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Ok, I know this has been covered, but for the life of me I can't find the thread so here goes.
I bought the lights from Wallyworld with the 55 watt bulbs. Do I need a relay or will the headlight circuit handle the extra power? Also, there was something about putting RTV or and extra screw someplace so the lens doesn't fall off?

And for you folks that have done this mod, did you mount them to the forks where the fender connects (I thought that is where myself.)

Sorry to repeat this all.

Toymaker
 

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If you "don't" use a relay, the current will pass through the switch.....Most cheap switches will not be able to handle current draw for long periods of time....Use a relay rated at 20-30 amps...most automotive relays are OK......use a mounted toggle switch in a good location....however most any switch will work with the relay....tap into a feed(relay activation) that is only on when the ignition is activated.....You "can" run directly from the battery to the load side relay for the auxiliary lights........This avoids over loading wires that have been dedicated to other functions....
 

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Here's a photo album of the brackets I made to mount the lights on the fairing bracket. Make the brackets from Lowe's aluminum, bend em and drill em for the lights. Lay the fender bracket on them and drill matching holes there.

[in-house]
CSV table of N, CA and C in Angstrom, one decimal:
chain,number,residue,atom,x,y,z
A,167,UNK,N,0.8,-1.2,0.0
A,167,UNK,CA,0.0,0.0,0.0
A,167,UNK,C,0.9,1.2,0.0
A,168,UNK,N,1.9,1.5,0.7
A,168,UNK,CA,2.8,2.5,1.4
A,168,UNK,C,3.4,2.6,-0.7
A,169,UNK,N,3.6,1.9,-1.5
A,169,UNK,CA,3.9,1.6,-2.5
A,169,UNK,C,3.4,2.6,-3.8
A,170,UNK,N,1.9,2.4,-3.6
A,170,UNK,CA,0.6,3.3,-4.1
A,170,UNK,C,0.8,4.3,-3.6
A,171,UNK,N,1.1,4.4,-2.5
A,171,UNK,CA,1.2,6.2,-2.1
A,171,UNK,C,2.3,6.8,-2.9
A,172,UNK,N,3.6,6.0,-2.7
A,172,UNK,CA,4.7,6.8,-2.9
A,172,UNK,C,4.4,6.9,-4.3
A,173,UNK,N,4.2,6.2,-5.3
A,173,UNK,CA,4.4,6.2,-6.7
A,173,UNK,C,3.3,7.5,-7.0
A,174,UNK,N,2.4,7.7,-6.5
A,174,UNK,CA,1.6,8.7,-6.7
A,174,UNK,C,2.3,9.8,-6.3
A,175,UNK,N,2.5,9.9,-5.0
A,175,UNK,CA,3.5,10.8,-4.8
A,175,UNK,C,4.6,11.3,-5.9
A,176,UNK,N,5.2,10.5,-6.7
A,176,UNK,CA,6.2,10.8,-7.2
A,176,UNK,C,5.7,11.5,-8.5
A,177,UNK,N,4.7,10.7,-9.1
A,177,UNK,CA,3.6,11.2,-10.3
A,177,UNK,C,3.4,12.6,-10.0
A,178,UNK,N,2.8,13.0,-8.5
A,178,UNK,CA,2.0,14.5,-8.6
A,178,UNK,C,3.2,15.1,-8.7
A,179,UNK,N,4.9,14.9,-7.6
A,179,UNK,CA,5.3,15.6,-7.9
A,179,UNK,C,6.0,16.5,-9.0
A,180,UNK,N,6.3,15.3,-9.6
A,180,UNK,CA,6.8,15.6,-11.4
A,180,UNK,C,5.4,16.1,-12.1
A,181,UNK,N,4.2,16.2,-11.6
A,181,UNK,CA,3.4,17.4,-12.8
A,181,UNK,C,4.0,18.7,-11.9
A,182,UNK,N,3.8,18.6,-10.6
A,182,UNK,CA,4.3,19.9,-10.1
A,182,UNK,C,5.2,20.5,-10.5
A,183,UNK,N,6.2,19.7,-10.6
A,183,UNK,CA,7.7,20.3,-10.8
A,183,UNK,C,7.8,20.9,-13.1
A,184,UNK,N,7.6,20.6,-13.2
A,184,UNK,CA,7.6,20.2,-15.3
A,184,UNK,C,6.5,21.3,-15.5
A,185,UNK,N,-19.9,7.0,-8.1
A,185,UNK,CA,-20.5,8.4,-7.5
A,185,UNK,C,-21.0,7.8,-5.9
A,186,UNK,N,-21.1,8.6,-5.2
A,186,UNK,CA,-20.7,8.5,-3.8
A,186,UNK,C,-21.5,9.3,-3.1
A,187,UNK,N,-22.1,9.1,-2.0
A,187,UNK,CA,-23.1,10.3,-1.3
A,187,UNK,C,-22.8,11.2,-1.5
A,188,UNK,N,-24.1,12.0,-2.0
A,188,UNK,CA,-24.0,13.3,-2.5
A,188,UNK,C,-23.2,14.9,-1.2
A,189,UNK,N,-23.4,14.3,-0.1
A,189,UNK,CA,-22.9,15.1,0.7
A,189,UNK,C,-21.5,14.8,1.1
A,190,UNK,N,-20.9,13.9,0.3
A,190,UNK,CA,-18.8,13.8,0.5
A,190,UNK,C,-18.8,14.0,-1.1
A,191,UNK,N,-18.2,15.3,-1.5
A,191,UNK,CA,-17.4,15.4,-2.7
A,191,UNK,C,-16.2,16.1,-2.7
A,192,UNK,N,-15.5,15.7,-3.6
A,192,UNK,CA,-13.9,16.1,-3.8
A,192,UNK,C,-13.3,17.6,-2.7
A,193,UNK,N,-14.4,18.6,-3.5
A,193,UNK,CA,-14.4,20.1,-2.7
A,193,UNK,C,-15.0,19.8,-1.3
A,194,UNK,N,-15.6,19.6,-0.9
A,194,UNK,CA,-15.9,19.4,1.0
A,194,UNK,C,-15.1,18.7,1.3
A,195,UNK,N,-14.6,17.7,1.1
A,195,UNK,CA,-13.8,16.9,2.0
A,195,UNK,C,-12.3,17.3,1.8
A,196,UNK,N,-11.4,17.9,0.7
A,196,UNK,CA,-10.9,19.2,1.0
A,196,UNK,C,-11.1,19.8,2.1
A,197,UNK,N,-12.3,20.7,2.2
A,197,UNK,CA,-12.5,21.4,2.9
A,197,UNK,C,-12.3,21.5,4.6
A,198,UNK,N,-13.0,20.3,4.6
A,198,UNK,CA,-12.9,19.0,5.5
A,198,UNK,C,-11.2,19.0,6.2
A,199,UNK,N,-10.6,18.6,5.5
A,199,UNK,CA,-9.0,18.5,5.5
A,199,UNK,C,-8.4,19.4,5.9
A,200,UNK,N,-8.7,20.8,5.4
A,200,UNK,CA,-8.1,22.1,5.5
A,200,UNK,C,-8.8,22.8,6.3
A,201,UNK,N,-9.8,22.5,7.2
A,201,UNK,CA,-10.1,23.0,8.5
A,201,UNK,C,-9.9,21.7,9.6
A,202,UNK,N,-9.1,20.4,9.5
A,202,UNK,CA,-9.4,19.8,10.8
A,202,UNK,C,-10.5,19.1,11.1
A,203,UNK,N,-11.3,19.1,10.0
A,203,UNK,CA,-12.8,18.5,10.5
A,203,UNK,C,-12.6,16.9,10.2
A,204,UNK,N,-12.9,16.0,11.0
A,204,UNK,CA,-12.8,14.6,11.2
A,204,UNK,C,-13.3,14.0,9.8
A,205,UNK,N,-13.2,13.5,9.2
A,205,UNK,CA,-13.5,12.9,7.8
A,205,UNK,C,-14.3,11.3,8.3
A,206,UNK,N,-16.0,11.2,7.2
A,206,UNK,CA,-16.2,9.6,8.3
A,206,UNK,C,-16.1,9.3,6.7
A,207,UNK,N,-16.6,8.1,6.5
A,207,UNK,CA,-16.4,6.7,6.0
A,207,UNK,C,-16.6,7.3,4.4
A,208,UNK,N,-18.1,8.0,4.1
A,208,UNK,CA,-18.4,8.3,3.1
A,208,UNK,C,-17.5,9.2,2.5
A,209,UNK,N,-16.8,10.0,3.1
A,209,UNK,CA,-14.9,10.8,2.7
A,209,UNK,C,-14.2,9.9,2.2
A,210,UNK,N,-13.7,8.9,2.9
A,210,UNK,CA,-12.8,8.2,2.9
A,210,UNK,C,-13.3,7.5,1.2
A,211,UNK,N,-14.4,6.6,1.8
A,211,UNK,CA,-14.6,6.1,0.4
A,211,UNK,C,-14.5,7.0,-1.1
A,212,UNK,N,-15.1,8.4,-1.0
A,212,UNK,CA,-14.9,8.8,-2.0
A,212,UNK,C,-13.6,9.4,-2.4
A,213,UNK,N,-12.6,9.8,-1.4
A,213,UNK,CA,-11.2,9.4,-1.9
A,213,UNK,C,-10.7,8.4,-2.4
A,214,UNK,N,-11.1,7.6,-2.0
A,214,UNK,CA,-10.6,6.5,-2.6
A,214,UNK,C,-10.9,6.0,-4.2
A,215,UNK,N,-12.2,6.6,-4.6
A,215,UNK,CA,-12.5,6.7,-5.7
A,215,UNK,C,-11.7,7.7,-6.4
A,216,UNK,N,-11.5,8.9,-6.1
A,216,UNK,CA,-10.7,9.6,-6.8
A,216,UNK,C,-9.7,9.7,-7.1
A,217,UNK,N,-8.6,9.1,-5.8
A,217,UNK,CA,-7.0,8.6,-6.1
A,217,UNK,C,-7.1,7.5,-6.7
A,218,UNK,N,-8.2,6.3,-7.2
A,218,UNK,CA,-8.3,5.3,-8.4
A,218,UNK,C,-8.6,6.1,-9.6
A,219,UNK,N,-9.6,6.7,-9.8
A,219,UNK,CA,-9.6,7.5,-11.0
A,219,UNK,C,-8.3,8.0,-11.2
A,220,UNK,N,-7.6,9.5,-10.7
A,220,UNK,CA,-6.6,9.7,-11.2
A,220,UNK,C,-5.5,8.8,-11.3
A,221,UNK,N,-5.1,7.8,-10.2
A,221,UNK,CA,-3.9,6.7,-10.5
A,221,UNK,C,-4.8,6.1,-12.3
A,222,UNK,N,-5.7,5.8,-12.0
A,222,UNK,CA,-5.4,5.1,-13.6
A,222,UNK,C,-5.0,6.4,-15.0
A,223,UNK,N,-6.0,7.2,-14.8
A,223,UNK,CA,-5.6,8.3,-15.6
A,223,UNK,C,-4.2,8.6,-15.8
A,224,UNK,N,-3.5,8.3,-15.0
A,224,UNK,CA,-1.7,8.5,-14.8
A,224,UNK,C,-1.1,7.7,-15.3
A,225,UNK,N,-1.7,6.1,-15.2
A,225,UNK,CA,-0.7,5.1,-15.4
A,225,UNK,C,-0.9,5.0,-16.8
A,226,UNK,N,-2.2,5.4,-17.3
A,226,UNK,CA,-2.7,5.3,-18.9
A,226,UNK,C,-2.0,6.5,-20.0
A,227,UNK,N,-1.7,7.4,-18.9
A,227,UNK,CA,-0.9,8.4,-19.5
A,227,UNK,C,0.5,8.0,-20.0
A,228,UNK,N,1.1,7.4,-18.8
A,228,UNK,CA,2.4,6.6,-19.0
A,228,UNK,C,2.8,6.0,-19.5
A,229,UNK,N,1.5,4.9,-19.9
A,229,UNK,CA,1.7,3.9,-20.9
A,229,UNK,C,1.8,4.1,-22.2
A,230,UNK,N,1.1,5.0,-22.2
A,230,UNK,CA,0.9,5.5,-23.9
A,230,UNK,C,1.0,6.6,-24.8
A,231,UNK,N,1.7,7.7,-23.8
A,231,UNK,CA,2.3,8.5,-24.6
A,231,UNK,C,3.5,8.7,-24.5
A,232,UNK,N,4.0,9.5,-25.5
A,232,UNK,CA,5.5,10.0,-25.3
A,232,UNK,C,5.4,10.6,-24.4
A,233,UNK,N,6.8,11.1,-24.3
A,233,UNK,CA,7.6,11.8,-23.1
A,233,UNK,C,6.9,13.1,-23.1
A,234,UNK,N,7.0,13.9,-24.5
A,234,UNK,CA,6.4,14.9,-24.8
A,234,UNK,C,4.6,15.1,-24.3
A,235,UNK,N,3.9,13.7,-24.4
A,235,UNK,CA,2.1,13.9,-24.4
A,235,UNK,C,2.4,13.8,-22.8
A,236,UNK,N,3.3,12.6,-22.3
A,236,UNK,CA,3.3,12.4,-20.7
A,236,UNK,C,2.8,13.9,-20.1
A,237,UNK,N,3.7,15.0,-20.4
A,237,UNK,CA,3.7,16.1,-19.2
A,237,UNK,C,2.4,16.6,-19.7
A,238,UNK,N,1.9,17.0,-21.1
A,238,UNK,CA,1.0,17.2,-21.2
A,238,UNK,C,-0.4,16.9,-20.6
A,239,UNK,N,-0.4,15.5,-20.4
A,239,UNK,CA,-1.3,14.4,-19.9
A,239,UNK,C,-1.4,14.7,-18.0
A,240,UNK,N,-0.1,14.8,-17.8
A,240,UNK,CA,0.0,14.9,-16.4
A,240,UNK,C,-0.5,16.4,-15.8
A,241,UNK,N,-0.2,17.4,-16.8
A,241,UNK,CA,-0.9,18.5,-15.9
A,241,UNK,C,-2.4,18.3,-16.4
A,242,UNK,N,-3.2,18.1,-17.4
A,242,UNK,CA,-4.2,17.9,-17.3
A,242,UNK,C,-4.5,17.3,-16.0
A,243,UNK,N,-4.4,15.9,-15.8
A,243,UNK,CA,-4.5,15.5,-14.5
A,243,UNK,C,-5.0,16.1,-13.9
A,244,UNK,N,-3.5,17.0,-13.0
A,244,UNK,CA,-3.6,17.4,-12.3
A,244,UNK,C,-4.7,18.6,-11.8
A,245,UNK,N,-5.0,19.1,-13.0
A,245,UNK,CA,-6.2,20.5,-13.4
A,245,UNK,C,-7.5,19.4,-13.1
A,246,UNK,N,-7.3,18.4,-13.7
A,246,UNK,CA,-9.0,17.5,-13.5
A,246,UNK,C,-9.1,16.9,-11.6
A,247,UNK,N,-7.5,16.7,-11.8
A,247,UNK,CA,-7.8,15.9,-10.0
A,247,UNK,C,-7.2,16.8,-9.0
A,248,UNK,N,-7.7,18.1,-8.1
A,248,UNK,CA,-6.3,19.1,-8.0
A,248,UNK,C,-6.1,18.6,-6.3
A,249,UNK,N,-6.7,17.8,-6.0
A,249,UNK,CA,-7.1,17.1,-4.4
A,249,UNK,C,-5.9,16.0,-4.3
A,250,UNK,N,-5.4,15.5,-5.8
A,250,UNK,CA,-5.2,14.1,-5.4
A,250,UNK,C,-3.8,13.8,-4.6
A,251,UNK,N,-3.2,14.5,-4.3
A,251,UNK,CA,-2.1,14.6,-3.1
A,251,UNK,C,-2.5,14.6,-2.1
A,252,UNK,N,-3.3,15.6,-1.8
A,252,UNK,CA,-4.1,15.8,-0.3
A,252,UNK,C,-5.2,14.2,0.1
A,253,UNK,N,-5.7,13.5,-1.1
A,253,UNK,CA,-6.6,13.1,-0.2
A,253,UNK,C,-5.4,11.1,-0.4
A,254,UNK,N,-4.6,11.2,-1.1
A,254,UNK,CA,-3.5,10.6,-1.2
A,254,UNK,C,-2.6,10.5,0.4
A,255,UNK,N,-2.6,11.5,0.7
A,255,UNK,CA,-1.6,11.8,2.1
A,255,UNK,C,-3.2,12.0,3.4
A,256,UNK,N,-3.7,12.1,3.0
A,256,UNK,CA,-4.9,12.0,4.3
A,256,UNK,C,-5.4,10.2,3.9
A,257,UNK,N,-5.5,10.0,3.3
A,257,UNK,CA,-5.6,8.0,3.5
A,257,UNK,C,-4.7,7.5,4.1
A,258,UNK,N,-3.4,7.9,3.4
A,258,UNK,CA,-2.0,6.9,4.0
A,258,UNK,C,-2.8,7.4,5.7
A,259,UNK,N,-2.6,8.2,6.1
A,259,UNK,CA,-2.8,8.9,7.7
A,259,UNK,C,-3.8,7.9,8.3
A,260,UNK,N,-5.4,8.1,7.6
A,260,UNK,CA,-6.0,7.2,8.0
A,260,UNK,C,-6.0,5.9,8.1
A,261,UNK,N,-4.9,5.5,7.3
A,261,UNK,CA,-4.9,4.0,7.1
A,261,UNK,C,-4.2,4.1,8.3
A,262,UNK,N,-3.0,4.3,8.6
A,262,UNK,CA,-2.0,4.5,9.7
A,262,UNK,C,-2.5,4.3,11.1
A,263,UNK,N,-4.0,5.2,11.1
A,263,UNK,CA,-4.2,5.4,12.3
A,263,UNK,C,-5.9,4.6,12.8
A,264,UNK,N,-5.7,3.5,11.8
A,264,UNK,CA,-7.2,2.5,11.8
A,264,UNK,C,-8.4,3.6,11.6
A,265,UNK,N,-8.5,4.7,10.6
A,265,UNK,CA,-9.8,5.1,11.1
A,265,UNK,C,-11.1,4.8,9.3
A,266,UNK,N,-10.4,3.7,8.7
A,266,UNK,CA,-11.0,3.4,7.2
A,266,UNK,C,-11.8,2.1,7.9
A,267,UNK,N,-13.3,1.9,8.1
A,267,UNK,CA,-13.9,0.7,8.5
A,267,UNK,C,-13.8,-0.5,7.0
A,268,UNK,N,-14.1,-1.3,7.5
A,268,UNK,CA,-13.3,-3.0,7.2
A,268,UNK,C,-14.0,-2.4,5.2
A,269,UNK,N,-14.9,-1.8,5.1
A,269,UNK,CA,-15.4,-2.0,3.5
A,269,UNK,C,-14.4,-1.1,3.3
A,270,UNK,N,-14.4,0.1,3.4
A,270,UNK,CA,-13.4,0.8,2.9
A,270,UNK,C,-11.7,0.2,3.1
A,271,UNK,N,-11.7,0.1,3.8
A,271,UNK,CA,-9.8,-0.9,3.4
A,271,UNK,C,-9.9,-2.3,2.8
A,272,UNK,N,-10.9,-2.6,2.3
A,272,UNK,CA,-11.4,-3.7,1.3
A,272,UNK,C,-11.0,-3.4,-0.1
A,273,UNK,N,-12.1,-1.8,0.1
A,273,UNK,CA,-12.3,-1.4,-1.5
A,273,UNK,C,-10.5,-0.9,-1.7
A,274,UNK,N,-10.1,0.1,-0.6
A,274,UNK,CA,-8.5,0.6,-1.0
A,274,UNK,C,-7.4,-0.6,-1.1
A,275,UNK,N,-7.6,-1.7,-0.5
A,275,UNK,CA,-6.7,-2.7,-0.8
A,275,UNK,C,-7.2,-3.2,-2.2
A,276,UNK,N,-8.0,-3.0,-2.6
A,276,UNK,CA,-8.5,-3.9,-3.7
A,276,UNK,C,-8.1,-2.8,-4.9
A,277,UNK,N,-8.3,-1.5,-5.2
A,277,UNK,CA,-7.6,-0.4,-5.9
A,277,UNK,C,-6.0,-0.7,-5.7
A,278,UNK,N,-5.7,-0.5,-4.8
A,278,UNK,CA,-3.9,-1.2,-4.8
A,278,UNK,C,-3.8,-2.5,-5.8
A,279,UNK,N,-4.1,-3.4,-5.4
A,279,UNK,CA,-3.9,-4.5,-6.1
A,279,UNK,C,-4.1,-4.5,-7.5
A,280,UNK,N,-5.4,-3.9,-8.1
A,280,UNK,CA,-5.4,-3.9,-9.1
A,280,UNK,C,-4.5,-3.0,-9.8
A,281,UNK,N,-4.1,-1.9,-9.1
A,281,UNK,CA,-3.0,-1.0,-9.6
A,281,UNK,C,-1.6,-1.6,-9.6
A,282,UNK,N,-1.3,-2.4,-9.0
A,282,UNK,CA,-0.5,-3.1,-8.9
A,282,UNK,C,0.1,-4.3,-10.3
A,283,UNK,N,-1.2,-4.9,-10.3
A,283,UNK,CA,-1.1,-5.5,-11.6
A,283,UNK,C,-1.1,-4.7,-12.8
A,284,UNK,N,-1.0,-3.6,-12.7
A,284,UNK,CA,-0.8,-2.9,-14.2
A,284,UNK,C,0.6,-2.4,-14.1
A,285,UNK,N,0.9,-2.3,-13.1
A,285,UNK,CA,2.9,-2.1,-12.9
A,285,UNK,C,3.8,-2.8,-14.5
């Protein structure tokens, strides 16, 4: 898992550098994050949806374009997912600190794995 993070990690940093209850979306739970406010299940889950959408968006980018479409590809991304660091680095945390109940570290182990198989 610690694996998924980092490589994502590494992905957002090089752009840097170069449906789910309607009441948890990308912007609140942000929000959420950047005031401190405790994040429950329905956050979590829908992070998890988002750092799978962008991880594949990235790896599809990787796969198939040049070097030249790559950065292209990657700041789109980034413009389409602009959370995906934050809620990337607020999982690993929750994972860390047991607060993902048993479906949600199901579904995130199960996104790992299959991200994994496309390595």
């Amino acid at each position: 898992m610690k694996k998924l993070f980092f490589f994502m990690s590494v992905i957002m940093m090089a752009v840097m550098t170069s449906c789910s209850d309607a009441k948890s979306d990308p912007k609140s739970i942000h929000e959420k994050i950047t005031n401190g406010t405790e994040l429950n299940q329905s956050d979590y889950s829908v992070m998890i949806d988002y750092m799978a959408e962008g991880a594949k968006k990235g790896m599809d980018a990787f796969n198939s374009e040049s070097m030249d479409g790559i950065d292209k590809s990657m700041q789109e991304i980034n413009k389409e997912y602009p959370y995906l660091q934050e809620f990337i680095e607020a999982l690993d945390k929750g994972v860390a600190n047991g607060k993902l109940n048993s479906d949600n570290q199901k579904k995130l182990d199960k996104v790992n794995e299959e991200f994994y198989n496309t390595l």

You do need to use a relay and not the light supply. Your headlight is fine running a 100 watt high beam bulb but these lights would add another 110 watts to that circuit. Use a running light wire to trigger the relay when the bike is on to keep from accidently running the battery down. You can run that tap through the supplied Wally world switch as the pick line for the relay and that will keep you from burning out the wally world switch. I didn't think of doing that and put the wally world switch inline with the voltage, haven't had a problem yet but it is close to 10 amps.
 

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Oh yeah, the bezels, or front of the lights, have a simple mounting style that lends itself to vibrating loose and falling off. A Dab of silicone will make it solid. It gets pretty hot though, so you might want to use high temp. I used a hot glue gun to seal up the back of the lights, but it melted and ran out, use high temp silicone there too. If you leave the wires as in the picture they will eventually vibrate against themselves, fray and short out. Slide heat shrink over them and shrink it tight, then run the wires through the bell, silicon them shut and it will make them watertight and fray proof.